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  • Unpredictable Operation

    Hello,

    I am having problems getting my vehicle to where I can trust it on the road.

    Year/Model: 1961 Lark 4dr. Sedan

    Engine: ohv 6-cyl

    Carburetor: Carter AS-2934-SA

    Description:

    When in Park, the vehicle will idle great, the exhaust is clear and the engine runs smooth. Once the car is put into drive the engine idle decreases to where when I barely tap on the gas, the engine sputters and then dies.

    Now, if I allow the car to warm up for about 30 to 45 minutes, and then put it into drive I am able to press on the gas without any problems. Now correct me if I am wrong, but I didn't think a car had to warm up for that long before it could be driven.

    I don't have a lot of experience with carburetors but I figure this is the best car to lern off of and it seems that I am now at a dead end seeking any information that might help me out.

    Thank you





    1947 Studebaker M-5
    1946 Studebaker M-5
    1948 Studebaker Land Cruiser
    1961 Studebaker Lark 4-dr. Sedan
    1951 Studebaker Land Cruiser

  • #2
    No, it should warm up a lot faster than that. First thing to check would be the heat riser valve, located in the manifold about 6" below the carb. You should see a shaft with a weight on it, and a "clock spring" behind the weight. That weight should be free to turn about 1/4 turn, and the spring should be strong enough (engine cold) to move the weight to the end of its travel.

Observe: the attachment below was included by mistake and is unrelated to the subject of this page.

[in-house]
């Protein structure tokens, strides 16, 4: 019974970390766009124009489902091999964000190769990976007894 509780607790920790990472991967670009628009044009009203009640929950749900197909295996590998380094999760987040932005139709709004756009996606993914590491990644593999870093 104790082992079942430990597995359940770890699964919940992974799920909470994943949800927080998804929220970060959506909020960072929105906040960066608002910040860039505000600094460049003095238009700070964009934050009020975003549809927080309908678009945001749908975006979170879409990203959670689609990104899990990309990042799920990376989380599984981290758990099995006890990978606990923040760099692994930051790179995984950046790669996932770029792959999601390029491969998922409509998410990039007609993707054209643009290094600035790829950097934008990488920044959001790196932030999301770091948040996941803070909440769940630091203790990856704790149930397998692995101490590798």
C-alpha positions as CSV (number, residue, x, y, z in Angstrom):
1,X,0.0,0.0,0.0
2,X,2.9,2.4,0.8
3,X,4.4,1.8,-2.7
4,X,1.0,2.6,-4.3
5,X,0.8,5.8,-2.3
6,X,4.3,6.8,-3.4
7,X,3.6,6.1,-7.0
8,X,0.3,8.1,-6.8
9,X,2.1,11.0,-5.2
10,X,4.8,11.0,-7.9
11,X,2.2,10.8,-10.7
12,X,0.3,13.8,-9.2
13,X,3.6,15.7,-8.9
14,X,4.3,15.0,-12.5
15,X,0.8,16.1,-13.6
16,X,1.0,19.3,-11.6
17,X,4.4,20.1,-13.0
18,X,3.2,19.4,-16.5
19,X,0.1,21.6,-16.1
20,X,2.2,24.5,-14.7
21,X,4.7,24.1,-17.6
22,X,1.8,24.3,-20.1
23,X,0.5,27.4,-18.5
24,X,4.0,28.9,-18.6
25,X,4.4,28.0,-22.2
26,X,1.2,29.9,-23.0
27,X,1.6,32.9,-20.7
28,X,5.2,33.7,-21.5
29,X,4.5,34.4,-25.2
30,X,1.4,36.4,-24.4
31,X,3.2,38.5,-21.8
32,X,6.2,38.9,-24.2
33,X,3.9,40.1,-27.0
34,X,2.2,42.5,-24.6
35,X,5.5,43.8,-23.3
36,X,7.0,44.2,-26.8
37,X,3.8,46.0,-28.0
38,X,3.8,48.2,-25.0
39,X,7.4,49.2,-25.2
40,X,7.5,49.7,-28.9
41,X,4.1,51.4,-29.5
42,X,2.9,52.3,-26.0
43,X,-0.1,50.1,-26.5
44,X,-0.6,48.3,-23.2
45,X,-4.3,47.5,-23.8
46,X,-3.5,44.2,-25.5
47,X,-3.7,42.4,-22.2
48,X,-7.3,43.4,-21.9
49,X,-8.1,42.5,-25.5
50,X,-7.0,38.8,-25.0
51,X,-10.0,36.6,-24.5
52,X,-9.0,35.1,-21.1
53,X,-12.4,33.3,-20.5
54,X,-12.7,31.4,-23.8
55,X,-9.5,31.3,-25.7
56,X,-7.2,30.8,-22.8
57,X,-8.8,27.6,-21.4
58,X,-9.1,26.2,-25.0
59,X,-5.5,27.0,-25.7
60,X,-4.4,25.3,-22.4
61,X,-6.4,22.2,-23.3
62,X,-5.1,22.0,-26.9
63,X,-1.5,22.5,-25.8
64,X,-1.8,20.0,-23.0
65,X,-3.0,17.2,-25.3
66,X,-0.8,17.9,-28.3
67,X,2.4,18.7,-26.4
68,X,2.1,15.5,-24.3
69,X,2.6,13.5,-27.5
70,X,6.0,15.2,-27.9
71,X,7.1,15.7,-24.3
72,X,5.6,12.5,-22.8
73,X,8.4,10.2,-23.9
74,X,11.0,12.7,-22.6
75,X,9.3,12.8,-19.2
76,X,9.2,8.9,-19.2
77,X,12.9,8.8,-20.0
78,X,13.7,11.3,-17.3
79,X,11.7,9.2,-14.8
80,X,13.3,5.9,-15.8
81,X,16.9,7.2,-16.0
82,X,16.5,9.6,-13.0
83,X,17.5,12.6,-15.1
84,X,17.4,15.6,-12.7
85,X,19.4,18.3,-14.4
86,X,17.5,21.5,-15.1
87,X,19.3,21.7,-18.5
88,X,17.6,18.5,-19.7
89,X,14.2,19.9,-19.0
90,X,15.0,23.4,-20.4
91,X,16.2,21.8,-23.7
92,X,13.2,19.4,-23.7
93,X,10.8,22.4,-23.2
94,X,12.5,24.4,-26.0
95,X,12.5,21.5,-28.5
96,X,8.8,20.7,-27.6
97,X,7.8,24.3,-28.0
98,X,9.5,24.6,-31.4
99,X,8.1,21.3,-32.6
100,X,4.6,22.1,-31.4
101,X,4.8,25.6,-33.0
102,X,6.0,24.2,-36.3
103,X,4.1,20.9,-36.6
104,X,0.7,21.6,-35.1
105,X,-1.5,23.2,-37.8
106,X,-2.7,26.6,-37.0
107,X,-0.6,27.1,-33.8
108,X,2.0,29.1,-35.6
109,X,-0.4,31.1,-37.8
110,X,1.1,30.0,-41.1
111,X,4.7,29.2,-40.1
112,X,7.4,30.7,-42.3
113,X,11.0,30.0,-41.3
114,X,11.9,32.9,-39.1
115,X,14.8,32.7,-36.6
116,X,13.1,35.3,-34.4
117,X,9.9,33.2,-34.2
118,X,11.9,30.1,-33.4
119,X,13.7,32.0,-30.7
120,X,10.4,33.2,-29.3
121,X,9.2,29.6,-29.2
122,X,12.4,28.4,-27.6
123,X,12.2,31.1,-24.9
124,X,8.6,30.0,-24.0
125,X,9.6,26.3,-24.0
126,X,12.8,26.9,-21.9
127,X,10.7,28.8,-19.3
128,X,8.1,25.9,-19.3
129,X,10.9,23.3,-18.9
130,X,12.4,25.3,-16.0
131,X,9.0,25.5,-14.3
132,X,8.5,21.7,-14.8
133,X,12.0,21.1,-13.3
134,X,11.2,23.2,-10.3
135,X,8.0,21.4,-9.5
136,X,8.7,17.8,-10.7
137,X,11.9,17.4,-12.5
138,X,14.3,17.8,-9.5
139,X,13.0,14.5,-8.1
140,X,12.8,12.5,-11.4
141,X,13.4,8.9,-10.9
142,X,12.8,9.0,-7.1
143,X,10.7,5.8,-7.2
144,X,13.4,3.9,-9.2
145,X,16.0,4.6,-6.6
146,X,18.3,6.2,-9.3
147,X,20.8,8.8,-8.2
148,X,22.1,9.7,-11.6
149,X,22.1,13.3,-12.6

As the engine warms up, the spring (bimetal strip, actually) relaxes, and allows the weight to drop, and opens the heat riser valve.

    I'd guess that either the valve is stuck in the open position, or else the spring is gone or bent, and can't close the valve.

    Another possibility is that the heat riser passages in the manifold are clogged with carbon, so that hot gases cannot reach the area below the carb where the heat needs to be applied.

    Gord Richmond, within Weasel range of the Alberta Badlands
    Gord Richmond, within Weasel range of the Alberta Badlands

    Comment


    • #3
      What Gord said, plus...the automatic choke might be inop or need adjusting.


      Dick Steinkamp
      Bellingham, WA

      Comment


      • #4
        Thank you for your input, I noticed that the plate your refering to didn't turn easily but didn't think anything of it.

        I will try that out, and thanks again.
        1947 Studebaker M-5
        1946 Studebaker M-5
        1948 Studebaker Land Cruiser
        1961 Studebaker Lark 4-dr. Sedan
        1951 Studebaker Land Cruiser

        Comment


        • #5
          Gord,
          Your suggestions are good, however his car should be able to tackle cold/manifold driving from the start. Assuming the manifold's cold, the choke should be shut. If it's shut, the idle cam should elevate the idle until the manifold and the choke warm up and the choke opens. The accelerator pump might be marginal in it's function and not be doing enough when the car is cold (when richness is critical), but adequate once the engine's warmed up a bit.
          My experience with these carbs is that over the years the linkage that works the accelerator pump gets worn and sloppy. This will allow a degree of throttle movement to go ahead without as assist from the pump - the result's a flat spot. A flat spot that's critical when the engine needs to see a rich mixture.